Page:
love-hate running_thumb[3]

I have heard this phrase a few times over my coaching career. It is all the more pleasing and harmonic when it is preceded by a totally opposite phrase.

“I really don’t like running.”

That is how it often starts out. Some people don’t like to run. They say that it is not an enjoyable activity. It causes them stress, grief, undue discomfort and nightmares. They tell me how they can’t make it 2-3 minutes before they have to stop and walk. They tell me how it hurts their knees and ankles. They tell me how they can’t even comprehend how someone could run a full 5K let alone a marathon. They tell me that they only run if someone or something (zombie, dog, mountain lion) is chasing them. They tell me how they don’t like to sweat, make themselves uncomfortable, breath heavy or work hard unless there is a paycheck associated with it.

My standard response to that is that they are going too fast.

“But, Doug”, they say, “if I go any slower, I’ll be walking.” Then, walk, I say. The conversation follows a predictable flow. They say that if they walk, it will be a waste of time because they heard from their parents and coaches and friends things like anything worth doing is worth doing well, no pain – no gain and if you are going to accomplish anything in life, you need to push yourself and live up to your potential.

My standard response to that is how is that working for you.

I then talk about the “no pain – no gain” myth as it relates to endurance sports. They don’t believe me. I tell them about how the body taps into different energy sources depending on their intensity level and that they need to stop driving the flashy and powerful Ford Mustang muscle car kind of energy system so much and start driving the understated and reasonable Toyota Prius hybrid car kind of an energy system much, much more. I tell them to go for a run as slow as they think is possible and if they still start to breath heavy to walk. I tell them that they need to work on mobility at first as much as they do exercising. I tell them that the best workout in the world is actually the worst workout in the world if it makes to too sore, too tired, too unmotivated or too injured to make it out the door to your next workout. Every few weeks I tell them that they will need to exercise less and take a break. I tell them that sleeping in is sometimes the best workout that you can do. I tell them that gaining fitness is like aging a fine wine that it takes time and patients.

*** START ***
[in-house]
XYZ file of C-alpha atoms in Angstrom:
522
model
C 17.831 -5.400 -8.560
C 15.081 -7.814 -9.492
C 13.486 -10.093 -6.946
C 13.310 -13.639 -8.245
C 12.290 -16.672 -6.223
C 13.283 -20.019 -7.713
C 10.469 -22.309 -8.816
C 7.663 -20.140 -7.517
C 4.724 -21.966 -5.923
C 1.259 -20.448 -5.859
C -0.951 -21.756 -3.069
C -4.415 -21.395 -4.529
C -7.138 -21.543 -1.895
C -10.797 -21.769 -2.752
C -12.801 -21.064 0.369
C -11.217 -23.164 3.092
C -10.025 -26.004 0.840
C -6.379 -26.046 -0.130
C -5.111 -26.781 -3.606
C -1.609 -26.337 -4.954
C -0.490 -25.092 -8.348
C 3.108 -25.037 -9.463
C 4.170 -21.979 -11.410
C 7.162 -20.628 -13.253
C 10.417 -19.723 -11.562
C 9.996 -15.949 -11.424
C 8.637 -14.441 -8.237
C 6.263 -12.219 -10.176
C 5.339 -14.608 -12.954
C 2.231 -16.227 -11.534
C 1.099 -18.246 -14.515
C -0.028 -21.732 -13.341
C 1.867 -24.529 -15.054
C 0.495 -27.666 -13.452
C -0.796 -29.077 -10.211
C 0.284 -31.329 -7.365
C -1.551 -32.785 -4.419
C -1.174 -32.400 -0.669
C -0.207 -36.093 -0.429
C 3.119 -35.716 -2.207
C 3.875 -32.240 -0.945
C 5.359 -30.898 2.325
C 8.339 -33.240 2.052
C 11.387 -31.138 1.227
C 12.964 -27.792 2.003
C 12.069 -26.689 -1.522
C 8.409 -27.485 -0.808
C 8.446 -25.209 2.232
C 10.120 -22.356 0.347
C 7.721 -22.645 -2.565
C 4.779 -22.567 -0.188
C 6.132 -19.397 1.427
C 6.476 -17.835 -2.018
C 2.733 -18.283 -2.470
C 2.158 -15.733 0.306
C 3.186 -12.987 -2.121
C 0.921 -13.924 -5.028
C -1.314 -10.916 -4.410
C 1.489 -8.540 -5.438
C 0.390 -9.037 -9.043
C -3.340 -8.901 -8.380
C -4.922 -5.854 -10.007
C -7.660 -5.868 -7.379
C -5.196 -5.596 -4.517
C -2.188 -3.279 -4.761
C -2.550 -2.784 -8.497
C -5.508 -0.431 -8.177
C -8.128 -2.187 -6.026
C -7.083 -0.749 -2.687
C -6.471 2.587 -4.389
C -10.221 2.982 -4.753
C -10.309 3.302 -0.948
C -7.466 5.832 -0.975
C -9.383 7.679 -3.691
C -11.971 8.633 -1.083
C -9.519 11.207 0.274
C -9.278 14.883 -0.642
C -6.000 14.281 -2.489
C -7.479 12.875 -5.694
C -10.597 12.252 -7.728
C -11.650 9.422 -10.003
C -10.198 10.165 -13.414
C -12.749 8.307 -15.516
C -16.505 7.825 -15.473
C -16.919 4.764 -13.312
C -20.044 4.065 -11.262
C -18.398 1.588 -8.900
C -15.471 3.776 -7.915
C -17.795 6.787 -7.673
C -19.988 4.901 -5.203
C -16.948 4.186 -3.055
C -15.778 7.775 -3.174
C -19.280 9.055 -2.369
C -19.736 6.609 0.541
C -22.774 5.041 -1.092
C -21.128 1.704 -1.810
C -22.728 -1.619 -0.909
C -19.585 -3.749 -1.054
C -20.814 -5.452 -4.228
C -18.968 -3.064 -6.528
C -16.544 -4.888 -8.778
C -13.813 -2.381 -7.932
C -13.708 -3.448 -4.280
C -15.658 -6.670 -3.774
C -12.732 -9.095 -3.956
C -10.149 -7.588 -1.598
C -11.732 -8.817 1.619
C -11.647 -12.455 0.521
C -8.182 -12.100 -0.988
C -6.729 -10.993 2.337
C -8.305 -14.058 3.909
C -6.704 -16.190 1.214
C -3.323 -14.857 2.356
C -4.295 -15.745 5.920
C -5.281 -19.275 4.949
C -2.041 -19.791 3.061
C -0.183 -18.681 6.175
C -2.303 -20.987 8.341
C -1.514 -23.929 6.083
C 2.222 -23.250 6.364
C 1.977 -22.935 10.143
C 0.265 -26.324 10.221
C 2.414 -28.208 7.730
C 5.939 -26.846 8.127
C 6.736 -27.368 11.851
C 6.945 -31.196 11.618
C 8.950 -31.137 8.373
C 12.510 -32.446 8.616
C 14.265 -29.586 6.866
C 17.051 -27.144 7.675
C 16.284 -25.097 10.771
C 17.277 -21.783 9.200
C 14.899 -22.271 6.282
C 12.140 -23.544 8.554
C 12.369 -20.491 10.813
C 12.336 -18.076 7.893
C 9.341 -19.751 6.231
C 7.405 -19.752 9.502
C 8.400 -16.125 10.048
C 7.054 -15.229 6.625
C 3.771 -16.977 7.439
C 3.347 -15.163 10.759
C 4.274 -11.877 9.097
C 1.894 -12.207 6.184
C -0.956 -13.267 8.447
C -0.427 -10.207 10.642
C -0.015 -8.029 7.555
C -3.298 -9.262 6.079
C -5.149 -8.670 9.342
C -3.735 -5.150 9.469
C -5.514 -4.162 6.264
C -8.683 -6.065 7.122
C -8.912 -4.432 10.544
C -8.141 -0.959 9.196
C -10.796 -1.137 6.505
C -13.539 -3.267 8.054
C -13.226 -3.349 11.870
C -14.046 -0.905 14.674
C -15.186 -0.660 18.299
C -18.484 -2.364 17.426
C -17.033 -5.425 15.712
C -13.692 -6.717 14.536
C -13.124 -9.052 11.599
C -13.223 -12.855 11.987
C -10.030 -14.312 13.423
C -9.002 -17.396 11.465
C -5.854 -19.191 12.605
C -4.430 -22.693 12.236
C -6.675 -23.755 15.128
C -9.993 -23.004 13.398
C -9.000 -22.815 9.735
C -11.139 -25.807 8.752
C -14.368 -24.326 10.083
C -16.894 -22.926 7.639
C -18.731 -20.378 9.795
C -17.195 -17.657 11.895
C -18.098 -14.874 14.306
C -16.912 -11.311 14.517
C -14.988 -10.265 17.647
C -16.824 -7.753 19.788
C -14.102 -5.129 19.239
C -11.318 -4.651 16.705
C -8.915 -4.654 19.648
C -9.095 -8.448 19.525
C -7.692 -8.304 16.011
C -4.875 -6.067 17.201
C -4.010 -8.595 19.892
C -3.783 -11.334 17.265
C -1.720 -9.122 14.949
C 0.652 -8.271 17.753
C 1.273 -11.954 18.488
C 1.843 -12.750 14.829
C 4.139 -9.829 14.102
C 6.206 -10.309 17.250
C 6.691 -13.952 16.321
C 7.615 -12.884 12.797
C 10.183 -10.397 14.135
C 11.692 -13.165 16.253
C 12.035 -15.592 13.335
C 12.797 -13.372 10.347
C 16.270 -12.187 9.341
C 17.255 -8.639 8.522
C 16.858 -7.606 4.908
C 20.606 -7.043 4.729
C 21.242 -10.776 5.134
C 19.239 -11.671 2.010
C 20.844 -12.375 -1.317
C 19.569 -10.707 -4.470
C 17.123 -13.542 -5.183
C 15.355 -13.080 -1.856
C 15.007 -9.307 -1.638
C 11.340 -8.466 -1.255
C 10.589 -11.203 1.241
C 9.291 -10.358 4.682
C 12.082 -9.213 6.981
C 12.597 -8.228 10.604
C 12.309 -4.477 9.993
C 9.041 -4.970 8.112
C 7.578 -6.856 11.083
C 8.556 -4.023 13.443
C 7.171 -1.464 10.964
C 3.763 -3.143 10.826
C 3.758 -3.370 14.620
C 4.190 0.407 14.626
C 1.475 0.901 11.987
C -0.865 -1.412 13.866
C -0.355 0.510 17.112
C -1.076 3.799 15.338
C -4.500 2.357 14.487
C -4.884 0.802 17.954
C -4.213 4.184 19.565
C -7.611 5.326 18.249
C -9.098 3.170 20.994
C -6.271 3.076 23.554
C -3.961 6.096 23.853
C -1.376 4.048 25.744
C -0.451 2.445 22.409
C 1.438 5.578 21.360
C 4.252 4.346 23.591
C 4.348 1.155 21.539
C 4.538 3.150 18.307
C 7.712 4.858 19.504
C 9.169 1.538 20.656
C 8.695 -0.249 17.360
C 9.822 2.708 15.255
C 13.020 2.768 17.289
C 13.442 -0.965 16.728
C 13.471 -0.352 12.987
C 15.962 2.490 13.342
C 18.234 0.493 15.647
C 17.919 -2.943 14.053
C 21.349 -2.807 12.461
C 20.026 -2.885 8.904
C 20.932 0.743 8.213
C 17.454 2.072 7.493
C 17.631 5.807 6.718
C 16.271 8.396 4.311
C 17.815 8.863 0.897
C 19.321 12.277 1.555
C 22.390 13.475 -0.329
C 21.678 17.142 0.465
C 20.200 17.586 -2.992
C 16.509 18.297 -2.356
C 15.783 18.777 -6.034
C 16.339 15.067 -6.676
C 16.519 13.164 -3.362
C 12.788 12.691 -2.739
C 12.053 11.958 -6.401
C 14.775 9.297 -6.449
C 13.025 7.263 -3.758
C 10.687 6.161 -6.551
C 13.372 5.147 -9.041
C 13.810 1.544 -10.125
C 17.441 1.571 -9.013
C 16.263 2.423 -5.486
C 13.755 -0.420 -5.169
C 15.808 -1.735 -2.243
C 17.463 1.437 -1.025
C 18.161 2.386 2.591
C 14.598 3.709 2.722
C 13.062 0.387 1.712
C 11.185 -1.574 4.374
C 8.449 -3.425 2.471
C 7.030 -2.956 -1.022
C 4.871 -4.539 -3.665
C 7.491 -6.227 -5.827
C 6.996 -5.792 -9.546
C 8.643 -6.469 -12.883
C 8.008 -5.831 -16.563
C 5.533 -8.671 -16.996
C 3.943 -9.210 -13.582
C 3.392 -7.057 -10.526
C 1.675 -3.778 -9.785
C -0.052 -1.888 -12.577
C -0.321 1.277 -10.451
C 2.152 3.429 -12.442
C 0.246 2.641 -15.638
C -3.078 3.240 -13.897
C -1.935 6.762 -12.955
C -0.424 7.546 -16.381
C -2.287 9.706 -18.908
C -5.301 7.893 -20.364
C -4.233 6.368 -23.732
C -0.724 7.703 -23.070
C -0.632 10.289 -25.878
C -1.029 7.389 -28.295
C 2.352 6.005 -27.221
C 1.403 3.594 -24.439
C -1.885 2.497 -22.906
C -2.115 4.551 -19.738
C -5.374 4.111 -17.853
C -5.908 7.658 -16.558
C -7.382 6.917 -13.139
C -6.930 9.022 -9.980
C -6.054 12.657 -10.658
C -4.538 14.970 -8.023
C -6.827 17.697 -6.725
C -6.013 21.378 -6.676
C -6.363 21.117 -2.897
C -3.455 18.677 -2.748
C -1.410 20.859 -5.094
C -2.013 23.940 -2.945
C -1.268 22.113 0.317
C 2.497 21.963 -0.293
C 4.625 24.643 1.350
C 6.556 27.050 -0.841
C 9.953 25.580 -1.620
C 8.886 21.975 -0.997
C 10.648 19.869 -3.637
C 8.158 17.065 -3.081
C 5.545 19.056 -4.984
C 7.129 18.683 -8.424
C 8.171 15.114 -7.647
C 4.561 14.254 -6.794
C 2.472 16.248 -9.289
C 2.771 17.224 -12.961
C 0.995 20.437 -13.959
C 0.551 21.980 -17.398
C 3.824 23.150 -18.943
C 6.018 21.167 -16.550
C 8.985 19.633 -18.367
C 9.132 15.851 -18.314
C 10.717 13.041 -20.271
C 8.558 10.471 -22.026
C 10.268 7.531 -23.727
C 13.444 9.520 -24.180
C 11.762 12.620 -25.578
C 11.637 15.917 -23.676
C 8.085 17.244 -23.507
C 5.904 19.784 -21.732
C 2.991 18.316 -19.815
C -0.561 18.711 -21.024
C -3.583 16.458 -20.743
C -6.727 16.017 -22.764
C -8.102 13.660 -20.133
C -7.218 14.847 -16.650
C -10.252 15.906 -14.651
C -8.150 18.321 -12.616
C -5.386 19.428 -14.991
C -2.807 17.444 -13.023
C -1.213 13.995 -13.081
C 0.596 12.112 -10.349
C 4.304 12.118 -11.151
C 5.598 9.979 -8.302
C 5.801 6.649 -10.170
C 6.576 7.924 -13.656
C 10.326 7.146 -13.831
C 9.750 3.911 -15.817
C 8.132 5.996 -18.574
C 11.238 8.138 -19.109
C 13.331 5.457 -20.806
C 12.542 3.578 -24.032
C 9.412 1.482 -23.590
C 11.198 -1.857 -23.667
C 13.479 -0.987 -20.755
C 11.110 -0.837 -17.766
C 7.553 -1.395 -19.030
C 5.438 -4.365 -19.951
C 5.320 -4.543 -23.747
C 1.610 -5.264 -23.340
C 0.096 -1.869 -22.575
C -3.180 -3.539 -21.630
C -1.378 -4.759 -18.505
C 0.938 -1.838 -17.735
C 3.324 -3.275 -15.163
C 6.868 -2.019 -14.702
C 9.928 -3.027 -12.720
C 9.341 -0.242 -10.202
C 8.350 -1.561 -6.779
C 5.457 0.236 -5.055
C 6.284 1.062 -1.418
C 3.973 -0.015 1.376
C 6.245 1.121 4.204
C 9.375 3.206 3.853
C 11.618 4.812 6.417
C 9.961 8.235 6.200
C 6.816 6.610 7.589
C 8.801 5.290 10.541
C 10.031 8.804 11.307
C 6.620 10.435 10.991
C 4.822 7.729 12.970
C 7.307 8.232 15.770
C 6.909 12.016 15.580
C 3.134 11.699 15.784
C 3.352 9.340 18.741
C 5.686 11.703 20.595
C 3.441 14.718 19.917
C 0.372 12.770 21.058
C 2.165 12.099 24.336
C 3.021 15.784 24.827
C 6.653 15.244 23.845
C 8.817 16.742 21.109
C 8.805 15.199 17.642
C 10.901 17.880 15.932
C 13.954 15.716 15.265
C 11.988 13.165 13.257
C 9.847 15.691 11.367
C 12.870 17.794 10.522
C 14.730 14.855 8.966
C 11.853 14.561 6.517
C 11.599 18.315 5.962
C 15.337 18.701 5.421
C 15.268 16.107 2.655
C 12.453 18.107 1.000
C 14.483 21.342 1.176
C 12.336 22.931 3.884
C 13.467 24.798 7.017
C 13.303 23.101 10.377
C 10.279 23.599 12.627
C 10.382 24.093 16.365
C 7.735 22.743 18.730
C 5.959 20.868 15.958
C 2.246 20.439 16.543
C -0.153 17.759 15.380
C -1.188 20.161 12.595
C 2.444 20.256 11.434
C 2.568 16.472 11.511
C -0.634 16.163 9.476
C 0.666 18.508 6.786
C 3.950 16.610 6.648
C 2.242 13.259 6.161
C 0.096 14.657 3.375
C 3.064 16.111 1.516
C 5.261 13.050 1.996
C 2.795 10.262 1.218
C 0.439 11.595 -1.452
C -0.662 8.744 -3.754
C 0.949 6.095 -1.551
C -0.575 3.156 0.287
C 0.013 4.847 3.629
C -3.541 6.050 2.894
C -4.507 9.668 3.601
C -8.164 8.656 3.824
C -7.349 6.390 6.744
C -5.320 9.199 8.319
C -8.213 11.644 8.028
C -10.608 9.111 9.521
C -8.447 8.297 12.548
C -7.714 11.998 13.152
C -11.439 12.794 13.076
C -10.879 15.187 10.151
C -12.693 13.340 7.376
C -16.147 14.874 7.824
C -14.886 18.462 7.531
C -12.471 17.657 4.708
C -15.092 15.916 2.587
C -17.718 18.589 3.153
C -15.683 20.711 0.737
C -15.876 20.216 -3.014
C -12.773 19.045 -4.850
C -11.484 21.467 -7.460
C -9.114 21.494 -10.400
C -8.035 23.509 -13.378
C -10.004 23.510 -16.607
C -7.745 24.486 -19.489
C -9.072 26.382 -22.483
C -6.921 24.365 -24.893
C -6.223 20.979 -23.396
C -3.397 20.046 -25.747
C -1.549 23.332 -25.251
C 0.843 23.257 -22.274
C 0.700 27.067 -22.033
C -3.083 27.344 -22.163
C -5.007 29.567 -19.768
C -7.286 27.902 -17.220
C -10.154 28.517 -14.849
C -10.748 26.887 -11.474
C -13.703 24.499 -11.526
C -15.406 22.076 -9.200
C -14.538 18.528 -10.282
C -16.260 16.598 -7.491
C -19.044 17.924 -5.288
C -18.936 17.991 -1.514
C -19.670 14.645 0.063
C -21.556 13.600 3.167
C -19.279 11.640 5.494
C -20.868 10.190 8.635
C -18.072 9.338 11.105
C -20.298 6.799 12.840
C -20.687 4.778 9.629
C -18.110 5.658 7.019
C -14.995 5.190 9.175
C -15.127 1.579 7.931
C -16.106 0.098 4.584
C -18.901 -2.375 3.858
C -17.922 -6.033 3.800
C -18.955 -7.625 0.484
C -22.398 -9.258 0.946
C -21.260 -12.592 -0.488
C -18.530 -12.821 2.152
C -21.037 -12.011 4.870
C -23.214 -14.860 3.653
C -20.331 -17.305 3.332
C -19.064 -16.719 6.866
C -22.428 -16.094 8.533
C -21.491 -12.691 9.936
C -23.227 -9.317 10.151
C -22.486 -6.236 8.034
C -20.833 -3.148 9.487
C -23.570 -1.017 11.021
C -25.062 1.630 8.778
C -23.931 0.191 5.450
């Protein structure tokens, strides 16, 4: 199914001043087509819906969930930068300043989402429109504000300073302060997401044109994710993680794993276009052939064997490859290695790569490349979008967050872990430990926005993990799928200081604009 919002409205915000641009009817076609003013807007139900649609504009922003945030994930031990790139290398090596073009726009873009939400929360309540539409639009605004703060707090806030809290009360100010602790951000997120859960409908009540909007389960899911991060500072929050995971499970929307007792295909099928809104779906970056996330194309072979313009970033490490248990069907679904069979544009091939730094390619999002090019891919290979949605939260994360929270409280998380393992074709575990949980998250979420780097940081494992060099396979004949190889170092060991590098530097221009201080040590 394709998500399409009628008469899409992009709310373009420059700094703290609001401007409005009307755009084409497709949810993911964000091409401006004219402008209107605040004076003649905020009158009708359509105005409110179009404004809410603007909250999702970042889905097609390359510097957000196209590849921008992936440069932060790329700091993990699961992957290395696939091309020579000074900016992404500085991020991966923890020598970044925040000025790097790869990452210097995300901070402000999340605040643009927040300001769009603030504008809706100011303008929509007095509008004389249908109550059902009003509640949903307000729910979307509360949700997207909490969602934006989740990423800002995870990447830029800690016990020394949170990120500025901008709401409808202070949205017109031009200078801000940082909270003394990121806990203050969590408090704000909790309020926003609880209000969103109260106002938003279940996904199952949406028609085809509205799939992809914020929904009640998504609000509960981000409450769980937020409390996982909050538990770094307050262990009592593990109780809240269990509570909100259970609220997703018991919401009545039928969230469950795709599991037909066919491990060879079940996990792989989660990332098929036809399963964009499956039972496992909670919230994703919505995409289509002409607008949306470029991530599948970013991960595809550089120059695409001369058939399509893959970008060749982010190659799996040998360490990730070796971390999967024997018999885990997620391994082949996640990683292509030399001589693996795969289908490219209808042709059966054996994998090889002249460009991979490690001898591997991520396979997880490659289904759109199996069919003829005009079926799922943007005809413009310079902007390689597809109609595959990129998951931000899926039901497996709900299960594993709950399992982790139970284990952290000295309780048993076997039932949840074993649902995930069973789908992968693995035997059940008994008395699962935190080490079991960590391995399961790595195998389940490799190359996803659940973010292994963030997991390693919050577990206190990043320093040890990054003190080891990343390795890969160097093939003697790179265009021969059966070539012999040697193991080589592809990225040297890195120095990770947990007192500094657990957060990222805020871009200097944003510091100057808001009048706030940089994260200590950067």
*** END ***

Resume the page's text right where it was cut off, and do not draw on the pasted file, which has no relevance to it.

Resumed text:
After all of that information washes over them, many of them say that no one has ever told them that they need to slow down or to not push themselves. They say that no one has ever called sleep an important part of working out.

Some of these people hire me as a coach. I make them listen to their bodies. I make them take time off. I let them blame me for how slow they have to run and how much I make them walk. I like it when they nervously ask me if they can start running more and longer. And somewhere along in this process, that heart-warming phrase will casually slip out of their minds, past their lips and on to my ears, “You know, I now actually like to run.”